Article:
by Gertrud U. Rey
In recent years, the phrase “gain of function” and its abbreviation “GoF” have attained a sinister connotation that is coupled with a general mistrust toward scientists who engage in this type of experimentation. This public perception is grounded in a basic misunderstanding of what constitutes GoF and a lack of appreciation for how such work can further scientific advances. In this post, I wish to clarify what motivates scientists to do GoF experiments and why such research is important.
The expression originated in the field of genetics but is frequently used in virology, where it describes experimental outcomes involving viruses that have acquired one or more new functions with respect to transmissibility, pathogenicity, immunogenicity, and/or host range. There are several ways to investigate gene function. One is to introduce mutations into the viral genome or directly insert new or foreign genes to see which genes control a particular functional property. Another way is by infecting animals or cells with a virus and using the viruses isolated from those animals/cells to infect new animals or cells. After ten or more such “passages” in the experimental animals/cells, the final progeny viruses are analyzed for changes in activity. This passaging may lead to the selection of viruses that have new properties, or, a gain of function. Although presumed GoF experiments regarding transmission and pathogenesis are typically based on hypotheses that are meant to predict specific functional outcomes, it is difficult to accurately foretell such results because it is currently unclear which factors control viral transmission and pathogenesis. In other words, one cannot be sure whether a certain experiment will result in a gain of function, loss of function, or neither. Results may also vary greatly depending on the type of animal or cell that is used in an experiment, meaning that a virus may gain a new function in one animal or cell type, but not in another.
What motivates scientists to do such experiments? The truth is that most experiments in the life sciences involve some form of GoF approaches. For example, the virus passaging technique typically produces a weakened version of a virus, so it is often used to generate attenuated virus vaccines. Although most people would view this attenuation in virulence as a loss of function, it is also a gain of function because attenuated viruses have a new use – they prevent disease by eliciting a more focused immune response.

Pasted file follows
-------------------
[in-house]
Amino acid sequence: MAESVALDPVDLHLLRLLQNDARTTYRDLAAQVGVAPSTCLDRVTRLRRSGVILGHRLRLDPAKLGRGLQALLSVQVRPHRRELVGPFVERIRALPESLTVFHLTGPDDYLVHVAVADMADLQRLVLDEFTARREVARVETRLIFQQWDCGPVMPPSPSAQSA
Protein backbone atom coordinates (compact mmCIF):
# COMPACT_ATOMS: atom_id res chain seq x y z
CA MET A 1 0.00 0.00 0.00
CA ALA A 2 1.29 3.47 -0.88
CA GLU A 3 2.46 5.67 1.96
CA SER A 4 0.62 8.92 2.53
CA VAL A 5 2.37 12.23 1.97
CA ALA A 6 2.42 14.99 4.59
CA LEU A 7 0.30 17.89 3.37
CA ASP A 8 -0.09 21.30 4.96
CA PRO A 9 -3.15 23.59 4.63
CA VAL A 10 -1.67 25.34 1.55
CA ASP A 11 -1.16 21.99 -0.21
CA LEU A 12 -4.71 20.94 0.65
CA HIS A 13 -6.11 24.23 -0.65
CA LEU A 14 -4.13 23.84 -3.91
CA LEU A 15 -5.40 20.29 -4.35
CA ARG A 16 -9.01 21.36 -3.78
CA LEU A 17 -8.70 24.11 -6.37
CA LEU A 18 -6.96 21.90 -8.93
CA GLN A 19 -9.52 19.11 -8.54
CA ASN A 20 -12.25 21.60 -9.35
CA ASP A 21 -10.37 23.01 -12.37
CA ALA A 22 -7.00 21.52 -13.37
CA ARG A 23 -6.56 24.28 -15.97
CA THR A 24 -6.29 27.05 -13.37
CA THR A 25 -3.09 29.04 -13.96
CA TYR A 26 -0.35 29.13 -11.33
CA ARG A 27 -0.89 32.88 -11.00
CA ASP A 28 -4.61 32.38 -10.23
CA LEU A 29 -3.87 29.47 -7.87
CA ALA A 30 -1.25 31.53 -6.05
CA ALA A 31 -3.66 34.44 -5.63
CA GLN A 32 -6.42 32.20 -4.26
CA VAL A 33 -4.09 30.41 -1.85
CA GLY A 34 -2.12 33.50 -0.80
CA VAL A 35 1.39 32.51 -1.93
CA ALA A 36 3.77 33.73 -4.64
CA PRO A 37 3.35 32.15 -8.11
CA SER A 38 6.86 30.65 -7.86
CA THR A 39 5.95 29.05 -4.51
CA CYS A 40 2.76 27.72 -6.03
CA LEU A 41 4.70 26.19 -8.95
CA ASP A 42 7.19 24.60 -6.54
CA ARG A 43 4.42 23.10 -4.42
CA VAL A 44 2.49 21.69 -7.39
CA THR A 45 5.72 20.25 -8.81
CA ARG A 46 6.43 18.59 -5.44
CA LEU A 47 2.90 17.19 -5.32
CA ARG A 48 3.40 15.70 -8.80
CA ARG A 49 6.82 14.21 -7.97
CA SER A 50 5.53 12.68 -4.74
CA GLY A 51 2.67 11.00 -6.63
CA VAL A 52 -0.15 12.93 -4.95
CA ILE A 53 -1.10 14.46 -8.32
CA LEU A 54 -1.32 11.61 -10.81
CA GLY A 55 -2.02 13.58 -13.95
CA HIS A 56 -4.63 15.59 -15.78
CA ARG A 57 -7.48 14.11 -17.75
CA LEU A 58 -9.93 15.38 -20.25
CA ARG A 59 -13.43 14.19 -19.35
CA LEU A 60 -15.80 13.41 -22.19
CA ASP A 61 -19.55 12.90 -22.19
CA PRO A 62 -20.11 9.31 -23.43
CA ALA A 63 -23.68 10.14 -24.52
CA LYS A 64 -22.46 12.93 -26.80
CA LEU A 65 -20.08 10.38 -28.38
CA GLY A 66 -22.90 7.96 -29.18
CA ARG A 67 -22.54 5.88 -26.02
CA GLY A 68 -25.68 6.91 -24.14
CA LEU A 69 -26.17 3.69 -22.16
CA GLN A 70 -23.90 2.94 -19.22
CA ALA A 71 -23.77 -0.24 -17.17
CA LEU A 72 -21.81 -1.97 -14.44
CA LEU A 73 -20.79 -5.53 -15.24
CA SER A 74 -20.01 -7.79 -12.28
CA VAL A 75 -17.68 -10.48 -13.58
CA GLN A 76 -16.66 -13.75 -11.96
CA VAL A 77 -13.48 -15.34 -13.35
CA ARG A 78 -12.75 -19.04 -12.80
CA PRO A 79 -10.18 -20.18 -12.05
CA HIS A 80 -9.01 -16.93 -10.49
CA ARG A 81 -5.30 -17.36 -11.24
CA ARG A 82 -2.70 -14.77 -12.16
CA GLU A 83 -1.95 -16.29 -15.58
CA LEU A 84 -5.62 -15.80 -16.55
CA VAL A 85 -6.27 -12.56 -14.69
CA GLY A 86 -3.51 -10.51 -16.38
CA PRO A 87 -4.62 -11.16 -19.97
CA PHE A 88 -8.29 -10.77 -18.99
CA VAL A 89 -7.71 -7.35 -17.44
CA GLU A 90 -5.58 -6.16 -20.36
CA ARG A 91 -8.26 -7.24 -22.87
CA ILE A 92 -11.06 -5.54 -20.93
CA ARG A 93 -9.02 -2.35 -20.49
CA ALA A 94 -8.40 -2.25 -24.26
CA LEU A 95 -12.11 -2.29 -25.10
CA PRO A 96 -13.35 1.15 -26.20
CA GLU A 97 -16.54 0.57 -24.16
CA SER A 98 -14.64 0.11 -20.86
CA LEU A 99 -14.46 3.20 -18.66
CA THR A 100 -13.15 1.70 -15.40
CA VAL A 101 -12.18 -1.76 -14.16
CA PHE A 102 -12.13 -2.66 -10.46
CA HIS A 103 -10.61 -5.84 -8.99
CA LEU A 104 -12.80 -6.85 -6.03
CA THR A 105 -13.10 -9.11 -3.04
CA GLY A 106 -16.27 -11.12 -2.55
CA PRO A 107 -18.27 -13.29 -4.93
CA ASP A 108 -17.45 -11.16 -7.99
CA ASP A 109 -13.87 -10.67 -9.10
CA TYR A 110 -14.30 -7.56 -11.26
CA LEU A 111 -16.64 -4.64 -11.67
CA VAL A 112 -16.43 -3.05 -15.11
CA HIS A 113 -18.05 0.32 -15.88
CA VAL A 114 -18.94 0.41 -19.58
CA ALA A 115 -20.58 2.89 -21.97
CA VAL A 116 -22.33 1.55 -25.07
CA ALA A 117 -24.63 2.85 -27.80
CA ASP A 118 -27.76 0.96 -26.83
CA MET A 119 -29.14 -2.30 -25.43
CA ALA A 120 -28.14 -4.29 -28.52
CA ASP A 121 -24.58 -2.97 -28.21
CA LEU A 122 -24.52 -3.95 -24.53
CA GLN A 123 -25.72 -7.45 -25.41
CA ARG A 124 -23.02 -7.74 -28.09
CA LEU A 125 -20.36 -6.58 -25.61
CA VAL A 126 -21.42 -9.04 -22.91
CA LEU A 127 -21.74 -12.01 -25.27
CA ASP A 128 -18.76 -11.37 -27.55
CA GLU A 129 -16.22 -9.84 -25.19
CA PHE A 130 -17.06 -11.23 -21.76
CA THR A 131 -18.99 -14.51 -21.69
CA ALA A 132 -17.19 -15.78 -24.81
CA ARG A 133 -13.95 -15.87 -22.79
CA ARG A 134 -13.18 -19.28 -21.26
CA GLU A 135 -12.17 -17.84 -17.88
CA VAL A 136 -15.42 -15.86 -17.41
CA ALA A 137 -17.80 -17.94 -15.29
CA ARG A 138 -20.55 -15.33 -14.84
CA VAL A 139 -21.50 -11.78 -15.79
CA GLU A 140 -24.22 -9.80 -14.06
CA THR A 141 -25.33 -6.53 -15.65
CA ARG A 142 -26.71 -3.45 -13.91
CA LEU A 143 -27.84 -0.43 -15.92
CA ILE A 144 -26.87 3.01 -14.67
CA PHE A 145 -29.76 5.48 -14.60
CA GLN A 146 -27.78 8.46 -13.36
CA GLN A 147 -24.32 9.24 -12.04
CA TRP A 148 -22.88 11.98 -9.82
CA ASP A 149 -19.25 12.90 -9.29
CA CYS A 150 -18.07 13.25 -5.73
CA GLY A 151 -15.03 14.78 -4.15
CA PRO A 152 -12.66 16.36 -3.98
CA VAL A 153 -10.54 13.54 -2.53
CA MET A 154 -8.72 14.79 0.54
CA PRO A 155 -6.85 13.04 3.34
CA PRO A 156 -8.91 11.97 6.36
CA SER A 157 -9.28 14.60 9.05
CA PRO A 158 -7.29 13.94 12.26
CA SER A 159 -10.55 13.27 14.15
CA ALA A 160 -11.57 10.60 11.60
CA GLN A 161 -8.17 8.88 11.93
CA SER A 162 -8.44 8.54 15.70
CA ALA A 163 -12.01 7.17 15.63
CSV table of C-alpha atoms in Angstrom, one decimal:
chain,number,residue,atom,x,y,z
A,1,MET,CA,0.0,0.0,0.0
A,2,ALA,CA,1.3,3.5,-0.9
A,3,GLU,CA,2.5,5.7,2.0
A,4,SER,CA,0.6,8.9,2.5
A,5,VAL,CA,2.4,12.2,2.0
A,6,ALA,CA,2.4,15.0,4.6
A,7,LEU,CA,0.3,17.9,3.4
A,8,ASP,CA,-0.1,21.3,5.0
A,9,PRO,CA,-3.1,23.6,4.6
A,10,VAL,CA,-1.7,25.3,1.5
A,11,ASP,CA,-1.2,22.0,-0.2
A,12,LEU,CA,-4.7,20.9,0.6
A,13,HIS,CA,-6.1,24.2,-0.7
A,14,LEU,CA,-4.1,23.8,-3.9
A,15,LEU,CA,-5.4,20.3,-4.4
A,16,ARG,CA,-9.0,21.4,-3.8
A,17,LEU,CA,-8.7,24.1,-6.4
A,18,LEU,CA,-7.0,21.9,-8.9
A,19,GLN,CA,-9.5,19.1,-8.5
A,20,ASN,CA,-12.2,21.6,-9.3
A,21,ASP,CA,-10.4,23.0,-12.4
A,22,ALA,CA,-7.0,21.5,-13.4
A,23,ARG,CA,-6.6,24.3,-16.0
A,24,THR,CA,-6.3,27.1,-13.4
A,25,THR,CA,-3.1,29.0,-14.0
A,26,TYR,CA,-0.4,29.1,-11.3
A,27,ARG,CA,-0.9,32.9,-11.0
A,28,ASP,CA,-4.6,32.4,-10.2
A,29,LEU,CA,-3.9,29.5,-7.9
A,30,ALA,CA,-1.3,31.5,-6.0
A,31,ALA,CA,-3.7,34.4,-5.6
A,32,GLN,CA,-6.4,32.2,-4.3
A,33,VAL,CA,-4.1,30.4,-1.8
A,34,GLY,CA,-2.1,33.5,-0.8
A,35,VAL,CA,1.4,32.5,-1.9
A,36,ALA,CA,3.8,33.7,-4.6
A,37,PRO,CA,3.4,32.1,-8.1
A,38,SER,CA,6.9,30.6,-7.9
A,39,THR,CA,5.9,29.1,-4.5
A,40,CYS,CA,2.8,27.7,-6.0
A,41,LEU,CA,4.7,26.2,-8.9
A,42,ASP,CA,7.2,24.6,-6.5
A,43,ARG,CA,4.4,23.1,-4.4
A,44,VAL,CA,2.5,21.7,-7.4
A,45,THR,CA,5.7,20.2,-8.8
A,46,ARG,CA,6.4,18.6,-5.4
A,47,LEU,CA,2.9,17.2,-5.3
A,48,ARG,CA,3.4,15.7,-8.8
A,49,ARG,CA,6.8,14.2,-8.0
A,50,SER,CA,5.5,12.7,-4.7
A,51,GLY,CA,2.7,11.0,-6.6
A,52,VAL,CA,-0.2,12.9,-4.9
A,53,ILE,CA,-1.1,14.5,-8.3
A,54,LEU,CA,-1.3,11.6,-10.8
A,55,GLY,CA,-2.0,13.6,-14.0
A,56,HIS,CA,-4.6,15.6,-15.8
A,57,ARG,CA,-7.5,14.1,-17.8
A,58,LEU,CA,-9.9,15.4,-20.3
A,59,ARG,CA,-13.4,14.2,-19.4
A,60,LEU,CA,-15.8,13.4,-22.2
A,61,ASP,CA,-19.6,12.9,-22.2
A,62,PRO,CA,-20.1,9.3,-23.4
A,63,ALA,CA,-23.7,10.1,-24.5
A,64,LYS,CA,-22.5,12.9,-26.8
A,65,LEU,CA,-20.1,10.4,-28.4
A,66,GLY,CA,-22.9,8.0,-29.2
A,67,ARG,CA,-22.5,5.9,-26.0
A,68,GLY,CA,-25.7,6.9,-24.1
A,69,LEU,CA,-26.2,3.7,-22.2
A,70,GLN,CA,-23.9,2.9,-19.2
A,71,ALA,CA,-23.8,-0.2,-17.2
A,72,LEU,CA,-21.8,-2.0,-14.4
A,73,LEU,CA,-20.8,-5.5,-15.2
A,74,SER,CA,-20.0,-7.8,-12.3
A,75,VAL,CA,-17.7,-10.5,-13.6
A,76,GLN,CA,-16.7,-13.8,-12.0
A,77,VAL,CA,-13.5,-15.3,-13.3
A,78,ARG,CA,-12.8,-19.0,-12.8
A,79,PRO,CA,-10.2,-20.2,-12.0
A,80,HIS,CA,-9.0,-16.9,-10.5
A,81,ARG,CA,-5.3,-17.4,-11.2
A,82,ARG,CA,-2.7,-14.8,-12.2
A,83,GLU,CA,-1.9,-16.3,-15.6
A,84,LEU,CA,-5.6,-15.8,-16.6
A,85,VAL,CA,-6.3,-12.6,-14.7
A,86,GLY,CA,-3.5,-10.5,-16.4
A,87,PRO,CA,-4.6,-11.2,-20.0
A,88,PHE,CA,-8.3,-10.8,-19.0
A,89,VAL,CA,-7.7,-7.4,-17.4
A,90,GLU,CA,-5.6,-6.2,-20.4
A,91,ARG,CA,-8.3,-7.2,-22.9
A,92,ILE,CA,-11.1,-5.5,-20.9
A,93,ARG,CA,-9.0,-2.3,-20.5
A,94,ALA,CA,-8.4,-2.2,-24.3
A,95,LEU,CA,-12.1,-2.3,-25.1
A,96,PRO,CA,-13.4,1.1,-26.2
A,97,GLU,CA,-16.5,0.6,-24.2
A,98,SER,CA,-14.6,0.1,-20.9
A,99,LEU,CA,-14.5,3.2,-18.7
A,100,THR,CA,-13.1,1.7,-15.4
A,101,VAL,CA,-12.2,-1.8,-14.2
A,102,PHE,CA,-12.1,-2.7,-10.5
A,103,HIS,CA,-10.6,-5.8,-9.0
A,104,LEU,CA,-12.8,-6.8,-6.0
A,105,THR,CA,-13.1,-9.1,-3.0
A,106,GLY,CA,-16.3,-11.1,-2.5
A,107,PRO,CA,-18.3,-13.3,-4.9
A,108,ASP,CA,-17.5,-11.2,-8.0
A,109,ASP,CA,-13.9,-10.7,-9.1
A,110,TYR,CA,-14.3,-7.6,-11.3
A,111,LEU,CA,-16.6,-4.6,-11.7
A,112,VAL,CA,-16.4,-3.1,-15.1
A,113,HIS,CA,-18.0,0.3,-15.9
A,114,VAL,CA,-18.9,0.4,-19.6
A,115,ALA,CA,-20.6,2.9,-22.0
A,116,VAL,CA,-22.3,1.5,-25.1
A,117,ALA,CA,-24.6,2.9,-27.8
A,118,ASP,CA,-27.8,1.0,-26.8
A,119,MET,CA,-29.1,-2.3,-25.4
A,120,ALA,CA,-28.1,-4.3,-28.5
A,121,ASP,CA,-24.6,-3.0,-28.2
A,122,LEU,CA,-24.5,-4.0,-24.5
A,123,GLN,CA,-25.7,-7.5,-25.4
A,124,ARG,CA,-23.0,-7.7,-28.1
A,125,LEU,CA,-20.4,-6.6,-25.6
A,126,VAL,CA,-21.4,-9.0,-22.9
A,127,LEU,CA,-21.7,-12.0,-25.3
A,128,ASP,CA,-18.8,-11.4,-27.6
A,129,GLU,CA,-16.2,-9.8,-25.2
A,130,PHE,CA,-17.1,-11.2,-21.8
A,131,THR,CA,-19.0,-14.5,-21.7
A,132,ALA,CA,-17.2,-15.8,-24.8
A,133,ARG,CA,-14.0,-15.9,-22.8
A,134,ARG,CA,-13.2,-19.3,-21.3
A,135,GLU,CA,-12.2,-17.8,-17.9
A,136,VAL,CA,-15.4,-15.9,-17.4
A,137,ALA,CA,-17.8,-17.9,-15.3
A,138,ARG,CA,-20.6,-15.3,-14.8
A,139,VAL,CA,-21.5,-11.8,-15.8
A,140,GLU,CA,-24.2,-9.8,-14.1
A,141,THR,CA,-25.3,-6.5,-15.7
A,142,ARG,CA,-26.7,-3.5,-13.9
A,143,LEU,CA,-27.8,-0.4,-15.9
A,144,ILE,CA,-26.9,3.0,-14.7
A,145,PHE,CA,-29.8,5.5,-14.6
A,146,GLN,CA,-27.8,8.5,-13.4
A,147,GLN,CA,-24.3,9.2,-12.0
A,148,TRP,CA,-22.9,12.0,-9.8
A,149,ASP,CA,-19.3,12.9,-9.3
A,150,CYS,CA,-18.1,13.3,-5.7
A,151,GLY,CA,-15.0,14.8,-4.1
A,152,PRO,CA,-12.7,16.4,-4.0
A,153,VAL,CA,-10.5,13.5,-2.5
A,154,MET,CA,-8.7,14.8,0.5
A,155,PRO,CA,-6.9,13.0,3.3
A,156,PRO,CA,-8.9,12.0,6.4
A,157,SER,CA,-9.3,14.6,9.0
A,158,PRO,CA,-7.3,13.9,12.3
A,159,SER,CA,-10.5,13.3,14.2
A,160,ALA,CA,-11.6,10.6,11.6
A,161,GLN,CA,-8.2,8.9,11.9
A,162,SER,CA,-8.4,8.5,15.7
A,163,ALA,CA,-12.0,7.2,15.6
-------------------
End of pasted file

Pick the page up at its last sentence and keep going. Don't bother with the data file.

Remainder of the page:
GoF experiments can also lead to new and/or optimized antiviral drugs. For instance, efforts aimed at addressing resistance of hepatitis C virus (HCV) to certain antivirals involved repeatedly culturing HCV in the presence of those drugs to screen for viruses that were resistant to the drugs. Once these resistant viruses were identified, scientists were able to optimize the drugs until they were also effective against the resistant HCVs.
Furthermore, some viruses that naturally infect cancer cells can be manipulated using GoF procedures to enrich their oncolytic properties and produce more efficient tumor-killing viruses. This approach has led to improved oncolytic viruses that effectively target and shrink tumors and are slowly becoming a powerful new tool in the field of oncology.
Yet another motivation for engaging in GoF research is the desire to understand the mechanisms that increase the transmissibility and infectibility of viruses. The current COVID-19 pandemic is the result of a “spillover” of an animal virus into humans, an event that happens when the virus has acquired the mutations needed to infect humans and allow for sustained human-to-human transmission. One of the most effective ways to explore the molecular mechanisms that drive such evolution in viruses is to introduce mutations into genomic sites that are thought to be important for transmission and infection and then analyze the effects of these mutations on viral function. Whether or not such experiments result in one or more gains of function for the virus, they often provide critical new insights into which viral factors might be implicated in spillover, thus further enhancing our understanding of how spillover events happen and enabling us to predict and prevent future pandemics.
In deciding whether a potential GoF experiment is justified, one must weigh the possible benefits of that experiment against any potential dangers. Judging from the countless advances in science, medicine, standard of living, and life expectancy that have resulted from GoF experiments, most of the time the benefits far outweigh the dangers. GoF research has led to new vaccines, improved cancer therapies, bacteriophages for treatment of antibiotic-resistant bacterial infections, synthetic insulin and other hormones, drought- and salt-resistant plants, freeze-resistant plants and animals, dengue virus-resistant mosquitoes, improved insect control, plants with reduced need for fertilizers, enhanced lithium batteries, and faster computers. In contrast, the potential dangers associated with GoF procedures are actually very low because this type of work is always carried out under high containment and by rigorously trained professionals. Virological research in general is subject to many layers of federal and institutional regulations, and the policies surrounding the funding, authorization, and monitoring of GoF-type work are particularly exhaustive and redundant.
When one takes all the above factors into consideration, there is a clear scientific rationale for allowing scientists to follow their curiosities and do the experiments they need to do, even if they appear to be unjustified or risky.
[For an extensive list of GoF experiments that have proven useful, check out Table 2 of this recent Commentary in the Journal of Virology.]